Back in October I saw a preview of Carol Morley’s documentary Dreams of a Life at the London Film Festival. The film is an attempt by Morley to piece together the life-story of Joyce Carol Vincent, a 38 year old who lay decomposed and undiscovered for three years after her death – the TV and Christmas tree lights still on.
Dreams of a Life clearly has a great deal to say to anyone interested in contemporary relationships and urban isolation. But it should also be of interest to historians. Like so many documentaries (see my previous piece on Waltz with Bashir), it is intrinsically concerned with questions of evidence, interpretation, truth and memory.
Morley discovers that Joyce was bubbly and beautiful, surrounded by friends and lovers. Yet inconsistencies and holes in the recollections of her friends trouble and disturb this impression. Did she deliberately hide particular sides of herself? Did they only see what they wanted to see? Or are they being selective when speaking to a camera?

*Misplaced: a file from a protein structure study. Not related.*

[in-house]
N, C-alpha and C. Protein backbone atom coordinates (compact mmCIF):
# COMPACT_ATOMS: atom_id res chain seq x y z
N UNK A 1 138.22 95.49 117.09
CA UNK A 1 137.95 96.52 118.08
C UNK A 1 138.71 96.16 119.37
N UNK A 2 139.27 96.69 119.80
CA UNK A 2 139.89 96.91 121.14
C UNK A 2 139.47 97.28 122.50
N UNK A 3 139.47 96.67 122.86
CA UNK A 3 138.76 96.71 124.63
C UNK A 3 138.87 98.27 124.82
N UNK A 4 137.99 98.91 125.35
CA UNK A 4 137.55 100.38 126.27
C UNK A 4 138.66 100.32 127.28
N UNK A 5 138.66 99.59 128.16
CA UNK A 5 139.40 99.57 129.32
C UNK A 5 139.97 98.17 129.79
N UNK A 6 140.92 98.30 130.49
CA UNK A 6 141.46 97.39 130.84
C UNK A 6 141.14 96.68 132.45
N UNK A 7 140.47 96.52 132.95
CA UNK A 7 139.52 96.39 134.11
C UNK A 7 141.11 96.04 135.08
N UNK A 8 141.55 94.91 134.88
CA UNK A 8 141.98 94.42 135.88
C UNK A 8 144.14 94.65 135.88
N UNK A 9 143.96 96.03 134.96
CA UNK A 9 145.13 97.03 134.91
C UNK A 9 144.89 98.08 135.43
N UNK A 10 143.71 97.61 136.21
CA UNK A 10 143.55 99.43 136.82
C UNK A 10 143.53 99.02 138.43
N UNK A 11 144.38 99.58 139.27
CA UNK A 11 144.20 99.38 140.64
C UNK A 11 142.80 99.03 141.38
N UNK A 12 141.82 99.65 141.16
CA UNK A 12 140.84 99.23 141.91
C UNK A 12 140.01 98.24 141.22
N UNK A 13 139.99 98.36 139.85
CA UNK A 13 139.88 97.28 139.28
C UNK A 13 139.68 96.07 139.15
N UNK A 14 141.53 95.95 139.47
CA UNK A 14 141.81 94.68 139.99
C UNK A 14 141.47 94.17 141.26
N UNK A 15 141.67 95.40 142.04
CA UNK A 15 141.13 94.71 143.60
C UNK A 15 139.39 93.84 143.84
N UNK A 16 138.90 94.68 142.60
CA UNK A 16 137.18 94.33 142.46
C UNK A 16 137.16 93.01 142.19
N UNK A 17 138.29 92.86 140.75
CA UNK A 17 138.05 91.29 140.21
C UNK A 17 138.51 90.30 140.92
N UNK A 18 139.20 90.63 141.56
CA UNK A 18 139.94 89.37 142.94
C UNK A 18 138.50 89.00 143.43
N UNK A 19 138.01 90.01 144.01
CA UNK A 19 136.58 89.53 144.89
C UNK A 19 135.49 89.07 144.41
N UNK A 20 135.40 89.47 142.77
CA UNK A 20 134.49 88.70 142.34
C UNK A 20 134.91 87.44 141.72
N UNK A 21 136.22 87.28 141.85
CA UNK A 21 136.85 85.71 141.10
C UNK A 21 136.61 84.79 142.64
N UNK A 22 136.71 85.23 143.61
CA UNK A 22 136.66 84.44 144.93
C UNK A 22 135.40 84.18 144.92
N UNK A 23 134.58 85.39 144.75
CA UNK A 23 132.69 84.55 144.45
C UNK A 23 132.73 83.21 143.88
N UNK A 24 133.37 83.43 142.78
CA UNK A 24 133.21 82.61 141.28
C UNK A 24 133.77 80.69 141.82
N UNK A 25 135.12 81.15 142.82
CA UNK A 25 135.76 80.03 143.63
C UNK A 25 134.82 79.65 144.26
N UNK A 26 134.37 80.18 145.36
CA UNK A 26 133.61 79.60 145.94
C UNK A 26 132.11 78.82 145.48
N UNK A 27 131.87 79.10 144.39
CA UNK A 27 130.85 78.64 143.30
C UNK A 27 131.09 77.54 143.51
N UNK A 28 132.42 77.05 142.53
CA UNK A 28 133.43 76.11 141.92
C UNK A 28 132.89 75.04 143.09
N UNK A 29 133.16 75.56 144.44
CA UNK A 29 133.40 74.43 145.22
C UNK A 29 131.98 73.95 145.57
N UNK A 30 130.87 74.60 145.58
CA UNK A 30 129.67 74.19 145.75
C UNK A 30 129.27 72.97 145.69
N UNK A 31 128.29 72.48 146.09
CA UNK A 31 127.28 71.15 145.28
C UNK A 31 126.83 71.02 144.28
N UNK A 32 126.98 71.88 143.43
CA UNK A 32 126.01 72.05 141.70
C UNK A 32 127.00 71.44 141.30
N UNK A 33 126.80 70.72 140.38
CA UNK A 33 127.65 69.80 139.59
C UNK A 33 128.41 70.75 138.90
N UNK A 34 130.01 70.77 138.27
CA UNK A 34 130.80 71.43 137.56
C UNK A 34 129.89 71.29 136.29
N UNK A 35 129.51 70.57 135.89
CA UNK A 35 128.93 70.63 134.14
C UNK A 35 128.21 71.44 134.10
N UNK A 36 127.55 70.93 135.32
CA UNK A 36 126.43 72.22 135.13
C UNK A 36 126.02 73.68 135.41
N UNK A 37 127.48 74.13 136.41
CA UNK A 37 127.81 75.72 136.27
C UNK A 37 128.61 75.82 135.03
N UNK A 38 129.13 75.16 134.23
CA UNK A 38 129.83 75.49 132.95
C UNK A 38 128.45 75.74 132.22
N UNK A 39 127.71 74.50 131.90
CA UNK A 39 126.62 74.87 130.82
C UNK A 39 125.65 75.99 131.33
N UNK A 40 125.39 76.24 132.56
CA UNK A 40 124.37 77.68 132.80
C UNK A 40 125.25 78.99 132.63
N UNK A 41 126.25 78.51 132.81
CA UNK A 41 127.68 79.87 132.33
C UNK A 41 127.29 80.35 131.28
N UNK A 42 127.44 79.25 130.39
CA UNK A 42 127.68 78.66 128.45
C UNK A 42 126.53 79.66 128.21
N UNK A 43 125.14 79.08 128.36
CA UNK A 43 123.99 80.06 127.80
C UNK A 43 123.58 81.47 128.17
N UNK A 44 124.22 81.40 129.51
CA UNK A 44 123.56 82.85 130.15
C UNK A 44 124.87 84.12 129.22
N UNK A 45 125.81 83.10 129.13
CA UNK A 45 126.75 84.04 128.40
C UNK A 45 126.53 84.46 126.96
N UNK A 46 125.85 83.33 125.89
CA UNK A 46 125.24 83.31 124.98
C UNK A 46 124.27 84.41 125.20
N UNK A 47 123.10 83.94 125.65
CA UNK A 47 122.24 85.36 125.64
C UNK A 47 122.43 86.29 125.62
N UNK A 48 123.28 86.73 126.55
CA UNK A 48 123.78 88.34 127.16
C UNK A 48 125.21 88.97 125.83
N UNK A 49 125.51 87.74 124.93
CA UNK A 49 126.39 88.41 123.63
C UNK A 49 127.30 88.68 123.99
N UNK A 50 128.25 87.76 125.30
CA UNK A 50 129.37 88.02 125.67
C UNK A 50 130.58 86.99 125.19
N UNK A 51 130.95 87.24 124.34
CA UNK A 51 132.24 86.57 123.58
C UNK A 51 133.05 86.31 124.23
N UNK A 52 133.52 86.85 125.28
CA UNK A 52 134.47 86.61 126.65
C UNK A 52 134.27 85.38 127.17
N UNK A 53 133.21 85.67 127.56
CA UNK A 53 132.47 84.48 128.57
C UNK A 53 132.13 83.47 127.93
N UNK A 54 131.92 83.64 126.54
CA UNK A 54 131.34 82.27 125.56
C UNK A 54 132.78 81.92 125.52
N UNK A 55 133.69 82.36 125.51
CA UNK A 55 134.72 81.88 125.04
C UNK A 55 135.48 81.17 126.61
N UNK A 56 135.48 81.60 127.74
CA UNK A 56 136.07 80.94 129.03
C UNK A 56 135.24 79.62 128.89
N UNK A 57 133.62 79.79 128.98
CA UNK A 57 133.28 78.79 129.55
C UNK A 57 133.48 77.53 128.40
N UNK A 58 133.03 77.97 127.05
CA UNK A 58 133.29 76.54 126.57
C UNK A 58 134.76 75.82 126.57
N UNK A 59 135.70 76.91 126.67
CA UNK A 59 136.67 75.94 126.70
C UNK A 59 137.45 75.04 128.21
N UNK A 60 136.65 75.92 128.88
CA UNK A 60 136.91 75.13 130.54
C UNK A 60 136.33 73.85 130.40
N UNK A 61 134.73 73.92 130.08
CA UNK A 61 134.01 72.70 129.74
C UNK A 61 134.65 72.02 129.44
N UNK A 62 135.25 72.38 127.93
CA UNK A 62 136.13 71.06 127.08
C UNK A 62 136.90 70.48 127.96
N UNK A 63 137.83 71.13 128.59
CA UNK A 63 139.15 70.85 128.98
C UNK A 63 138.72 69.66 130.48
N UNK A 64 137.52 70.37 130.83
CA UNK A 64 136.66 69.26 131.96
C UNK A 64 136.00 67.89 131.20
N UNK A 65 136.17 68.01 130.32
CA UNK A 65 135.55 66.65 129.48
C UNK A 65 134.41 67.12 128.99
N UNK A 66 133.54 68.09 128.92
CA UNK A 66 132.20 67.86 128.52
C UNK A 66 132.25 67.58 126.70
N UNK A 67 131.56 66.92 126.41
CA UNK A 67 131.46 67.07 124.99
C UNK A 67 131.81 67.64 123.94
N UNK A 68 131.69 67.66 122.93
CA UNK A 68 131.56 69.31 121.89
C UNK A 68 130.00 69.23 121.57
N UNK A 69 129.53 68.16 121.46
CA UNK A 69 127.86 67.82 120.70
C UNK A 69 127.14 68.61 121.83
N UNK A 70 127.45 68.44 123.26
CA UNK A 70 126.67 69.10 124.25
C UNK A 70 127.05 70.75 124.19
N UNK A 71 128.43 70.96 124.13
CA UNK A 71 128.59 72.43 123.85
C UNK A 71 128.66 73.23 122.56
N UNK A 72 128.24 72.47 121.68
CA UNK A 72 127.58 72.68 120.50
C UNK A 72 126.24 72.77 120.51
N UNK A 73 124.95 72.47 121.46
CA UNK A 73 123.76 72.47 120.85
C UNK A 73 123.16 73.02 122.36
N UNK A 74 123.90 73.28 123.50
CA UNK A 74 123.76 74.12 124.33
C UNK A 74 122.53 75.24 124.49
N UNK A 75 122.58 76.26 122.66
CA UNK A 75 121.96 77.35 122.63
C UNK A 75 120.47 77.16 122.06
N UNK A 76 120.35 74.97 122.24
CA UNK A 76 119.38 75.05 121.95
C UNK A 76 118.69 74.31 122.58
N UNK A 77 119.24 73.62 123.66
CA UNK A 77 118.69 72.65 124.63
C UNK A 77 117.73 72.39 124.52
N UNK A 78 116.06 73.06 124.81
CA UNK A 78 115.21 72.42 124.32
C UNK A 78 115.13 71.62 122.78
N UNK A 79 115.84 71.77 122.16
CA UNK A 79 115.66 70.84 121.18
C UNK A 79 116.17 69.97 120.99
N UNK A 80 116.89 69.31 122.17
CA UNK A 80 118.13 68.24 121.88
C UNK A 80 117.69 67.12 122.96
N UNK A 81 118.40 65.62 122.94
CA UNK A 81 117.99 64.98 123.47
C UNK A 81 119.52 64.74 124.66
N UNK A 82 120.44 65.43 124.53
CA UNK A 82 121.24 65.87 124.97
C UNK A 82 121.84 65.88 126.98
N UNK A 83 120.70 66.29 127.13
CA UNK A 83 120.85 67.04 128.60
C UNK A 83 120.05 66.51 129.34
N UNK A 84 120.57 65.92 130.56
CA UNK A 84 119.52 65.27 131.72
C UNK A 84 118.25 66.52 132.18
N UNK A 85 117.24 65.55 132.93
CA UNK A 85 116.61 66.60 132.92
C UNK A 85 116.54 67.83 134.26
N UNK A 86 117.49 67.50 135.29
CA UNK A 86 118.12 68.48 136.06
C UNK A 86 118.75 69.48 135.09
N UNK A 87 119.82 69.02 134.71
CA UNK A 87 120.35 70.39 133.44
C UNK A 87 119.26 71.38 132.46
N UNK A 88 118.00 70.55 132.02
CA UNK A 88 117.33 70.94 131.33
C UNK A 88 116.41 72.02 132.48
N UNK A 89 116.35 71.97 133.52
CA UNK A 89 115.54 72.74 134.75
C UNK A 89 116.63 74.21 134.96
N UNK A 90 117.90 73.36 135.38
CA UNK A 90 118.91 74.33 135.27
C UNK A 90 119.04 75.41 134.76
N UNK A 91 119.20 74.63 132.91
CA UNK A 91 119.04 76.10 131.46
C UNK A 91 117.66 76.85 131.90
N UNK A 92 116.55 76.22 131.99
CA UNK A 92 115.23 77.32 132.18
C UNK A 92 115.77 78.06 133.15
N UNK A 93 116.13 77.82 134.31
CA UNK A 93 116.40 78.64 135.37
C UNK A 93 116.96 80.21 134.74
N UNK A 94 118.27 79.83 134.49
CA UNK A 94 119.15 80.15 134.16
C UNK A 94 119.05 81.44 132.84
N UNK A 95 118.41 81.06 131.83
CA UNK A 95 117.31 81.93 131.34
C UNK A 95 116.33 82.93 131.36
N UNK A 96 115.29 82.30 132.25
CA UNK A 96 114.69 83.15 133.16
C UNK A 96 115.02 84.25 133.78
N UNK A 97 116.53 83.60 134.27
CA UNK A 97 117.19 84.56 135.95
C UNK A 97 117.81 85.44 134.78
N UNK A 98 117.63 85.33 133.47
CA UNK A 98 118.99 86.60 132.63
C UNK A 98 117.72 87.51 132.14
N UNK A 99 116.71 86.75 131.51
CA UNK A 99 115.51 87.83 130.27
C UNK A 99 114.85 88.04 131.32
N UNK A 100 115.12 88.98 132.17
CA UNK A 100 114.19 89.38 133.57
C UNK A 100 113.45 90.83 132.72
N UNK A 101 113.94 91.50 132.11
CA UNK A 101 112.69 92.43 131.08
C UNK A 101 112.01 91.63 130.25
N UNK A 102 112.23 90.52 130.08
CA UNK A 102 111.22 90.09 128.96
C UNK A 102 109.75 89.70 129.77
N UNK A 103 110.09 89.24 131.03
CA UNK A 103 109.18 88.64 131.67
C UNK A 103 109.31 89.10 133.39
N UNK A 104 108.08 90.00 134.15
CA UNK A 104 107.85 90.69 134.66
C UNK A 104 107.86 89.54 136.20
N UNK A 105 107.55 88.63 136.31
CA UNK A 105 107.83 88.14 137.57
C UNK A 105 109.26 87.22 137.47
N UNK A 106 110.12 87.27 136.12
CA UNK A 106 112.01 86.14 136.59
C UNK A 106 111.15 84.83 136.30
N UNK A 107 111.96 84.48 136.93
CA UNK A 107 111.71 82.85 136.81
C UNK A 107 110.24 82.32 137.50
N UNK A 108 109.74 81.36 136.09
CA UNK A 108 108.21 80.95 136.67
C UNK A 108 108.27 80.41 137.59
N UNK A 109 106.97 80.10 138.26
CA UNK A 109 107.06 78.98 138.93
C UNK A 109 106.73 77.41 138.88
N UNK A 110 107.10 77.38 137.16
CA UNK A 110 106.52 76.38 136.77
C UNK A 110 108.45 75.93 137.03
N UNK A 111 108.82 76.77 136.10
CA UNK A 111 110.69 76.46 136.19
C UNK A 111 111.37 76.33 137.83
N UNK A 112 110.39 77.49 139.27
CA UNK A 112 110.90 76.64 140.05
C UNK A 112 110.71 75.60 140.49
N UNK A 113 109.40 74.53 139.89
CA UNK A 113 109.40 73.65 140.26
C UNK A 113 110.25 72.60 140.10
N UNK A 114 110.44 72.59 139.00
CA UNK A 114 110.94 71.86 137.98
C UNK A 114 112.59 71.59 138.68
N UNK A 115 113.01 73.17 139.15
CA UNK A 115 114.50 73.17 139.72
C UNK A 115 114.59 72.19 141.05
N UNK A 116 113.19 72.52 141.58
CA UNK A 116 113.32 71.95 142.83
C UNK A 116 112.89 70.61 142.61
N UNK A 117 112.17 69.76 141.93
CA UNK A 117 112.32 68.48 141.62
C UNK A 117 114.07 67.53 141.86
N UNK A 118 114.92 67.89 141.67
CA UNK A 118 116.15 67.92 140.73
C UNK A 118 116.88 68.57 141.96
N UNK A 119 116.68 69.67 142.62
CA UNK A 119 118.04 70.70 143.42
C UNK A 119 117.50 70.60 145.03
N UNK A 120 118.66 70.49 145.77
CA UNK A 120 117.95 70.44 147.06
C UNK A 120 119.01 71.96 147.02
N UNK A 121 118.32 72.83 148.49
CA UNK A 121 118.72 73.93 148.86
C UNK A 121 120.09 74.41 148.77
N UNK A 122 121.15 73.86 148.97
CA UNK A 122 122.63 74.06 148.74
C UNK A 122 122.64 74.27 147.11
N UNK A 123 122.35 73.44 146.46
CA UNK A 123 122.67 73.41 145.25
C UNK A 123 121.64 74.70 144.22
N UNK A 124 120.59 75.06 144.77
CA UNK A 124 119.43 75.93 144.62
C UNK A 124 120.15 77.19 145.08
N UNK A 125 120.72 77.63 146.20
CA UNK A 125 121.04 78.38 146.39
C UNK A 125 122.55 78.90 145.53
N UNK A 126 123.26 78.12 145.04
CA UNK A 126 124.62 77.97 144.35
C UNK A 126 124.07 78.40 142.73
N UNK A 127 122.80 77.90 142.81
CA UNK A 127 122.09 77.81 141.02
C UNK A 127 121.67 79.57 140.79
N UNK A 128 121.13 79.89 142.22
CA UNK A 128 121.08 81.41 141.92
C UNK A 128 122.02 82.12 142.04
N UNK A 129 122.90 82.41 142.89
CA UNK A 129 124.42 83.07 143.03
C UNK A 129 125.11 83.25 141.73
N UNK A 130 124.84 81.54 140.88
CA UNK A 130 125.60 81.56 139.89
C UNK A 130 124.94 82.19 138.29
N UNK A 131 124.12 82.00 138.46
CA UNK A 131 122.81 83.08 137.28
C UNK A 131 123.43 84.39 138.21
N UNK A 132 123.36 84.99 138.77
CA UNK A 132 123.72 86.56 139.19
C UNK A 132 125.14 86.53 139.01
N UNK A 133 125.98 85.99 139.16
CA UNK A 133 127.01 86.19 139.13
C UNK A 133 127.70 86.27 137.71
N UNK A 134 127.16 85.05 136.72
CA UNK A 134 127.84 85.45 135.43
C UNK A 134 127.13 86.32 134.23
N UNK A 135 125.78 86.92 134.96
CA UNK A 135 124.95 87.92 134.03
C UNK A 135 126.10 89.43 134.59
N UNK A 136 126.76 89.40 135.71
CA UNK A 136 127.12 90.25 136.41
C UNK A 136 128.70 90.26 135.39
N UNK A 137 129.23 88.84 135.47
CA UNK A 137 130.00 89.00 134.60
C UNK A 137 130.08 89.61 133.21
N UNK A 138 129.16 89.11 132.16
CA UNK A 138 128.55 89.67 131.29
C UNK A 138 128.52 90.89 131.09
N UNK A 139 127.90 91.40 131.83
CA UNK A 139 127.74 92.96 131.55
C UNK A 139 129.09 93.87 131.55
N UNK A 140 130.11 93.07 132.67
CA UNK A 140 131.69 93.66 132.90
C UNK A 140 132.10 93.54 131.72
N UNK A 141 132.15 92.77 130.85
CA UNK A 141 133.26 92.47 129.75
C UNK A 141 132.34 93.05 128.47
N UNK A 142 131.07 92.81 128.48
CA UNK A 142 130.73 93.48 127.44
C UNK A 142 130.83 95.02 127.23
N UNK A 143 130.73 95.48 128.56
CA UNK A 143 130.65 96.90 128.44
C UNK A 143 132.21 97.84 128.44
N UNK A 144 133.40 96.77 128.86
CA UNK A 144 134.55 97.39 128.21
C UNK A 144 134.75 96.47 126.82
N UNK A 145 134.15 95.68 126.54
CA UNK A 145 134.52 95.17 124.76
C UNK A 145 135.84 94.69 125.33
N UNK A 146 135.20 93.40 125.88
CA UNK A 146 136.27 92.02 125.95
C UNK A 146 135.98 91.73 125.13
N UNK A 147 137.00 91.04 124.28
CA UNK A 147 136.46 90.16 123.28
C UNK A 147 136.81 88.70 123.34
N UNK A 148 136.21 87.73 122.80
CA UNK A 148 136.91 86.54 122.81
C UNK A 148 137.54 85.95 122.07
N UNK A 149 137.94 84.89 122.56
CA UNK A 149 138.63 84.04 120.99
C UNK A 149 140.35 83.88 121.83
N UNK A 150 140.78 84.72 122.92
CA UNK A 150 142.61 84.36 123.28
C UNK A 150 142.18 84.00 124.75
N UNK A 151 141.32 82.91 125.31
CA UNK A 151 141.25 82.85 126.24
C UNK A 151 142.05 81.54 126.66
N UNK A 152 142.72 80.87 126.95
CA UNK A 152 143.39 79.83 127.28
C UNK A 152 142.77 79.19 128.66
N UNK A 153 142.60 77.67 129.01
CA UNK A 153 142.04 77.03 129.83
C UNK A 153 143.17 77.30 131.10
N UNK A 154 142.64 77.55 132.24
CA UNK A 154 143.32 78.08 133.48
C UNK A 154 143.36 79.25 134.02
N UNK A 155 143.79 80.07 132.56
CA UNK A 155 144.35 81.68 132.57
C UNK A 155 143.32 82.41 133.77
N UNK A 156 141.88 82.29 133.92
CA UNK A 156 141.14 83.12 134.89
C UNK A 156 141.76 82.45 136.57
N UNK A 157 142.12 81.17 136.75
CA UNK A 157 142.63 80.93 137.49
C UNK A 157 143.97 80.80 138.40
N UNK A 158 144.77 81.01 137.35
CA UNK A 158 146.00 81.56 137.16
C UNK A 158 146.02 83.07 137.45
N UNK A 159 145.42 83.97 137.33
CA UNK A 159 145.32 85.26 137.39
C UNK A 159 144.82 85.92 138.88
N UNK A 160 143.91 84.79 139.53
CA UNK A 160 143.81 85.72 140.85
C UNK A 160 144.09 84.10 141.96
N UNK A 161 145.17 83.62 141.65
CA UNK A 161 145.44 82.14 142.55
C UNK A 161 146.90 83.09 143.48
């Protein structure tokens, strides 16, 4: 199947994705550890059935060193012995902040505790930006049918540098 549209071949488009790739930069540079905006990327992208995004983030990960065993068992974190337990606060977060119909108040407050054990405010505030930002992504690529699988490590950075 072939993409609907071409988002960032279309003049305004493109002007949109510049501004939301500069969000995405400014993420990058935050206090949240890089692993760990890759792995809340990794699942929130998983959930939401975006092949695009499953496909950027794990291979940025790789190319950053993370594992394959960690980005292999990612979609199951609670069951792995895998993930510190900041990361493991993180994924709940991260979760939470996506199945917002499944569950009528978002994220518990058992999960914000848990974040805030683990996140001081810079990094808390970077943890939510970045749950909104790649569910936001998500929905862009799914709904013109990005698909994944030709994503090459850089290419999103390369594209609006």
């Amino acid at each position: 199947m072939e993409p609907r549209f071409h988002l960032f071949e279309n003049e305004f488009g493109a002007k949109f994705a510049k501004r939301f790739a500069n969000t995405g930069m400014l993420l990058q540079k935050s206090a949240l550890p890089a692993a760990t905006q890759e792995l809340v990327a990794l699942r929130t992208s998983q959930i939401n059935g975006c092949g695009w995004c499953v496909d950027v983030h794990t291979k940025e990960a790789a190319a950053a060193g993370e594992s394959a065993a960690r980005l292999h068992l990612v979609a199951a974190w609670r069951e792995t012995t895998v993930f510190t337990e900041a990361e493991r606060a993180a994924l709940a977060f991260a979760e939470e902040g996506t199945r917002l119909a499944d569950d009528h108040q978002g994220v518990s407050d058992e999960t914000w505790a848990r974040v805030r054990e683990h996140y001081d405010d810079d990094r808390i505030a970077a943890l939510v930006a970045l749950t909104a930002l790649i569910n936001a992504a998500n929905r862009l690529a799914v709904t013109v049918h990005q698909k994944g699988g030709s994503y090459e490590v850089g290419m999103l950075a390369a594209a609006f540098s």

Throughout the film we are made aware of the instability of oral testimony. In a particularly striking instance, one interviewee writes to Morley to correct his story of a particular day – now revealing that he had been punched by Joyce’s ex-boyfriend, a central character in the film. This irrevocably changes our impression of the ex and the way he presents his own story. Yet, it so nearly remained hidden.
Some of the key people in Joyce’s life (her sisters, a mysterious fiancée) were not willing to be interviewed. Others presumably remain unknown, even to Morley. This leaves us wondering how different our impressions of Joyce’s life might look if different people had come forward – or if some had been more or less frank on camera. It is striking that only one person (an ex-boyfriend) is at all critical of her. He appears bitter; but is perhaps simply honest.
Morley painstakingly recovers the contradictory strands of Joyce’s life but makes no attempt to artificially reconcile them. In letting the piece stand as it is, she forces us to think about the traces and impressions we leave behind us and to ask how well we can be known by others – whether friends and family, historians or filmmakers.